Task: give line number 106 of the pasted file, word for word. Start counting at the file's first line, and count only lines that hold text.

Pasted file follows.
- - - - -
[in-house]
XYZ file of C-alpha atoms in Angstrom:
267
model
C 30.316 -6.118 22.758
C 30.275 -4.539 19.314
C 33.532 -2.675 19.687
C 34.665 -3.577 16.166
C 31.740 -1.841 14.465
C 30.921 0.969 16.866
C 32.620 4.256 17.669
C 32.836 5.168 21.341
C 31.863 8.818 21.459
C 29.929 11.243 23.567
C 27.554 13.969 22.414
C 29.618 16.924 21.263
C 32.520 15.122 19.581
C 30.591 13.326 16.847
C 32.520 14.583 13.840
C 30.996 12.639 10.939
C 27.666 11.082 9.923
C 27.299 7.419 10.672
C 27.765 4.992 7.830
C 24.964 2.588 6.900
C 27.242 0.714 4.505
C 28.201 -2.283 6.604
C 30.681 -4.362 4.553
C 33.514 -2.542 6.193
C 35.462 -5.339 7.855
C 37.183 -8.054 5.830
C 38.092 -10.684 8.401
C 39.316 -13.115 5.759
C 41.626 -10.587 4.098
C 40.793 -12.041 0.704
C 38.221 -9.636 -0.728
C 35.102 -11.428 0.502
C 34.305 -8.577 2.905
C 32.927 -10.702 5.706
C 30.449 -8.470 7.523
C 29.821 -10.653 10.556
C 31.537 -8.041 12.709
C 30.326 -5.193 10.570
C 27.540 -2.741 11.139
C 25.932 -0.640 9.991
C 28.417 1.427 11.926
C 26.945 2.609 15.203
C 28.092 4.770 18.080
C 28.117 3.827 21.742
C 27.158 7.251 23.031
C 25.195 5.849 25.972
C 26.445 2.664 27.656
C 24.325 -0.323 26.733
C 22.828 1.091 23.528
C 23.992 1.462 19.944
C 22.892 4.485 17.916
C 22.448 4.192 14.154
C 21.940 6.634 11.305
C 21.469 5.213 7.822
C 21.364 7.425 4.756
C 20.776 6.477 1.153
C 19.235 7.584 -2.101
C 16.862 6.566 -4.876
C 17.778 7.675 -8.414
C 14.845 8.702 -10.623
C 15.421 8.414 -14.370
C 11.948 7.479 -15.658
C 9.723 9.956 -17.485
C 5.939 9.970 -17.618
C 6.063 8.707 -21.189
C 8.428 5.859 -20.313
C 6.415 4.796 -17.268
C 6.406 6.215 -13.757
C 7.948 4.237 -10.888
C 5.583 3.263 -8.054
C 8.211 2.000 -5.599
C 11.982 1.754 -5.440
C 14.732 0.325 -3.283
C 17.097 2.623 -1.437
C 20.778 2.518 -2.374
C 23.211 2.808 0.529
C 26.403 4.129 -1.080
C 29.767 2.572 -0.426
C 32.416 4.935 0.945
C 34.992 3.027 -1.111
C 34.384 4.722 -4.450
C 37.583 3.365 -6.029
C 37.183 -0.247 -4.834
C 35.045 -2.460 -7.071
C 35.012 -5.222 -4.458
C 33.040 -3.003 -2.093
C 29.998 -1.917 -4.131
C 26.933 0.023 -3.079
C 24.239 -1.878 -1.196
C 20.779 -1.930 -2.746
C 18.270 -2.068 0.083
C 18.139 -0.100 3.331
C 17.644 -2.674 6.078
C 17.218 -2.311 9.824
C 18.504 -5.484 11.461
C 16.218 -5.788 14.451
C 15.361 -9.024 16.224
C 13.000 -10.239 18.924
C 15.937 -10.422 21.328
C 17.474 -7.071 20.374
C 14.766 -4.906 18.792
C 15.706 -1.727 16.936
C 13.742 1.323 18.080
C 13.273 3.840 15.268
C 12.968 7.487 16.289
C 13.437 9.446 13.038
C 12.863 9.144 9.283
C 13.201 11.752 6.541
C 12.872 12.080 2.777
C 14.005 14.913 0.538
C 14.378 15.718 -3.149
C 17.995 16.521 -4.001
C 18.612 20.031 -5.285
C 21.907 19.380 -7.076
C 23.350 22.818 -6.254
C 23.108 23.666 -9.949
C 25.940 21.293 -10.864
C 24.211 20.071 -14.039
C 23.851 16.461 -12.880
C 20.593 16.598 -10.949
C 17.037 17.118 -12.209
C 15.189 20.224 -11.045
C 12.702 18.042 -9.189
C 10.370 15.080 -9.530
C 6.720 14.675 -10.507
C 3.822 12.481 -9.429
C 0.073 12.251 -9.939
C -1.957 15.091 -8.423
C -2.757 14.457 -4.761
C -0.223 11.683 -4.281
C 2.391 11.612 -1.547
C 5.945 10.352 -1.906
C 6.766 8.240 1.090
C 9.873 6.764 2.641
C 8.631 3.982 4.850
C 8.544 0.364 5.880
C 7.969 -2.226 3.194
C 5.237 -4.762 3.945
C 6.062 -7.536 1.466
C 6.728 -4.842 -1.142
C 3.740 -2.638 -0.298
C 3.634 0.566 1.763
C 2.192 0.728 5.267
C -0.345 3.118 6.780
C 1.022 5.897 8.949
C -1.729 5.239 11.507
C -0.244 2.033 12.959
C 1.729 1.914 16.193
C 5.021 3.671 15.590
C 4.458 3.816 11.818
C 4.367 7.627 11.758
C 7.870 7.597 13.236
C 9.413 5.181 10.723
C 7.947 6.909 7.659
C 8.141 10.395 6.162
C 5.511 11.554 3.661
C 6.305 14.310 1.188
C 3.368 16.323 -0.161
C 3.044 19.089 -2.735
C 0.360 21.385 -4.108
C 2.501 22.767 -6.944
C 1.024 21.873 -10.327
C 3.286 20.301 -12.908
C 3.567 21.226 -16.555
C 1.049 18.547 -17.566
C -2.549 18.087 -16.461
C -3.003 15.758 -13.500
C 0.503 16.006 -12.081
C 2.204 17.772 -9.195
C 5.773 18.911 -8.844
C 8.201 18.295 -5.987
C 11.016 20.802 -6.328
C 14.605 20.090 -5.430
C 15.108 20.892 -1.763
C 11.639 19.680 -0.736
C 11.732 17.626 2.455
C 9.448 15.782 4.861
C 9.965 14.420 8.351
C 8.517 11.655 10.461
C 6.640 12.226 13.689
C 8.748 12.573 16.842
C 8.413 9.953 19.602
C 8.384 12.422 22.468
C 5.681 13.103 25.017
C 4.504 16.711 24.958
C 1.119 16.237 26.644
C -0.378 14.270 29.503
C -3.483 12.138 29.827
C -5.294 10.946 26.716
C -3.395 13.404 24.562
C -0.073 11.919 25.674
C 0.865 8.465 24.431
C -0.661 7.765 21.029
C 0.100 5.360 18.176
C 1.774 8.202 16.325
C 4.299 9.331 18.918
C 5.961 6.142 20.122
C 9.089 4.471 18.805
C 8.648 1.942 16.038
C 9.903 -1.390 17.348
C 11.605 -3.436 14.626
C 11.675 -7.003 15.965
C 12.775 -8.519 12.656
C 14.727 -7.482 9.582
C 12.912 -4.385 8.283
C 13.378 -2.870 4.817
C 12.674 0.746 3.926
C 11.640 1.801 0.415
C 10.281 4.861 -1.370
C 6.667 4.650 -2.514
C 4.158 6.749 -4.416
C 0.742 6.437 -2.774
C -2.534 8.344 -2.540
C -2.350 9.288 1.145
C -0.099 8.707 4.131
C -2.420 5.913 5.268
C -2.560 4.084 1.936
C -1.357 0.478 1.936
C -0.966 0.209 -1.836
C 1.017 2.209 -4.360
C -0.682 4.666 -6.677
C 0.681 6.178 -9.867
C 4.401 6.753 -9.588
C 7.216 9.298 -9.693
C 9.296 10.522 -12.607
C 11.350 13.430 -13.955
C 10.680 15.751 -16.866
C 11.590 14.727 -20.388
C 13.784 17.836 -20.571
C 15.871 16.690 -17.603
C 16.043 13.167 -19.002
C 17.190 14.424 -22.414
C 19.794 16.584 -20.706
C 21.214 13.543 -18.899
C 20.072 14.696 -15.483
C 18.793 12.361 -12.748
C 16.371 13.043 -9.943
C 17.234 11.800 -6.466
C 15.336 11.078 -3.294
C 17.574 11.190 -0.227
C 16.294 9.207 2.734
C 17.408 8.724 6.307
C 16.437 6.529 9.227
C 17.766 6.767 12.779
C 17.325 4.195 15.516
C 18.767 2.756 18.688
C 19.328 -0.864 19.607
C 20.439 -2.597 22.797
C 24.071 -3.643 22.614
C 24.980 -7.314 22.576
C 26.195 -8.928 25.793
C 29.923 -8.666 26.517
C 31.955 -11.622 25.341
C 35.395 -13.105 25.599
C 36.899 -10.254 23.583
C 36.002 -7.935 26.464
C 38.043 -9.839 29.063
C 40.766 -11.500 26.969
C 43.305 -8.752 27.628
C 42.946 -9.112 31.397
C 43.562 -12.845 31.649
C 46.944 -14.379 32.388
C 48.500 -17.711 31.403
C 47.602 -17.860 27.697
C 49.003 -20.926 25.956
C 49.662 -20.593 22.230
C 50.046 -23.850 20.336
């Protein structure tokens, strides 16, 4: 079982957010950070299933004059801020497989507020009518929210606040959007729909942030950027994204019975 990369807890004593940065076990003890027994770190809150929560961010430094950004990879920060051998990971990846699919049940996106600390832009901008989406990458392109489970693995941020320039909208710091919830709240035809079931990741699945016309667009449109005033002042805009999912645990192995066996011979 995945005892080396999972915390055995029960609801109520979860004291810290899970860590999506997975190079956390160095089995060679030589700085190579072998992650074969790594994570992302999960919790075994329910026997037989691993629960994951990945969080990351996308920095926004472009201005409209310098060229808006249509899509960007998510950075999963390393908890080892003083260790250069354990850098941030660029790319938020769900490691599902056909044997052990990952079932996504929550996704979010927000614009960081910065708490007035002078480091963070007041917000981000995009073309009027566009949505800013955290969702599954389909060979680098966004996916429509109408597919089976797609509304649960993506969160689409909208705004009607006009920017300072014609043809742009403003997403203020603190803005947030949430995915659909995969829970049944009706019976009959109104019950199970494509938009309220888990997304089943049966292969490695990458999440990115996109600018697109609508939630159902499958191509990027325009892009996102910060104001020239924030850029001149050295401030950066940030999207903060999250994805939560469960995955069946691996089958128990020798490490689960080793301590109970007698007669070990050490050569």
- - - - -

C 15.706 -1.727 16.936